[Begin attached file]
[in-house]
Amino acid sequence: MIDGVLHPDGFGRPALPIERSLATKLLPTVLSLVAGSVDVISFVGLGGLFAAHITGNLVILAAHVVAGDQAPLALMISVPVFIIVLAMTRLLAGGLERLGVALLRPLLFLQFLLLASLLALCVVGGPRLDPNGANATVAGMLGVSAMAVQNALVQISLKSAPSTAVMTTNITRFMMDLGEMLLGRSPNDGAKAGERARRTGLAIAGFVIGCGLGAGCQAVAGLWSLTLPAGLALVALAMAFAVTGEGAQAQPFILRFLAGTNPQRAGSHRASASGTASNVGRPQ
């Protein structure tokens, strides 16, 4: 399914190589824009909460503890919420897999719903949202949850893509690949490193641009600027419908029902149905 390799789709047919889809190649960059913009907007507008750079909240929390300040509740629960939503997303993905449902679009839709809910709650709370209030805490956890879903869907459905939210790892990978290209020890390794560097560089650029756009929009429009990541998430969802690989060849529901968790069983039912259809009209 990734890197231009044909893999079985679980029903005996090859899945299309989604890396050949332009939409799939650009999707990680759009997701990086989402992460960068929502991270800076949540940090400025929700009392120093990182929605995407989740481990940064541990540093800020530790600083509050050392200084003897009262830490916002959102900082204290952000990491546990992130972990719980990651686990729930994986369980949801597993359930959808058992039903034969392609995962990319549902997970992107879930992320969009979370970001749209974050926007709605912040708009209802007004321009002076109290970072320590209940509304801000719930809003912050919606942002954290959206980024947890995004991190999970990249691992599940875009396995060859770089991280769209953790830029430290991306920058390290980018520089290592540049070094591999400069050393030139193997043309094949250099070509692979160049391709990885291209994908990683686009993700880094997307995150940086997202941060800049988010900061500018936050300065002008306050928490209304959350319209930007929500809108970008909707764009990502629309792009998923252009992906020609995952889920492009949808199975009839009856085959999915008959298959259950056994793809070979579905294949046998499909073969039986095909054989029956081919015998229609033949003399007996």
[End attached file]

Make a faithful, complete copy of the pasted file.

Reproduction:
[in-house]
Amino acid sequence: MIDGVLHPDGFGRPALPIERSLATKLLPTVLSLVAGSVDVISFVGLGGLFAAHITGNLVILAAHVVAGDQAPLALMISVPVFIIVLAMTRLLAGGLERLGVALLRPLLFLQFLLLASLLALCVVGGPRLDPNGANATVAGMLGVSAMAVQNALVQISLKSAPSTAVMTTNITRFMMDLGEMLLGRSPNDGAKAGERARRTGLAIAGFVIGCGLGAGCQAVAGLWSLTLPAGLALVALAMAFAVTGEGAQAQPFILRFLAGTNPQRAGSHRASASGTASNVGRPQ
């Protein structure tokens, strides 16, 4: 399914190589824009909460503890919420897999719903949202949850893509690949490193641009600027419908029902149905 390799789709047919889809190649960059913009907007507008750079909240929390300040509740629960939503997303993905449902679009839709809910709650709370209030805490956890879903869907459905939210790892990978290209020890390794560097560089650029756009929009429009990541998430969802690989060849529901968790069983039912259809009209 990734890197231009044909893999079985679980029903005996090859899945299309989604890396050949332009939409799939650009999707990680759009997701990086989402992460960068929502991270800076949540940090400025929700009392120093990182929605995407989740481990940064541990540093800020530790600083509050050392200084003897009262830490916002959102900082204290952000990491546990992130972990719980990651686990729930994986369980949801597993359930959808058992039903034969392609995962990319549902997970992107879930992320969009979370970001749209974050926007709605912040708009209802007004321009002076109290970072320590209940509304801000719930809003912050919606942002954290959206980024947890995004991190999970990249691992599940875009396995060859770089991280769209953790830029430290991306920058390290980018520089290592540049070094591999400069050393030139193997043309094949250099070509692979160049391709990885291209994908990683686009993700880094997307995150940086997202941060800049988010900061500018936050300065002008306050928490209304959350319209930007929500809108970008909707764009990502629309792009998923252009992906020609995952889920492009949808199975009839009856085959999915008959298959259950056994793809070979579905294949046998499909073969039986095909054989029956081919015998229609033949003399007996």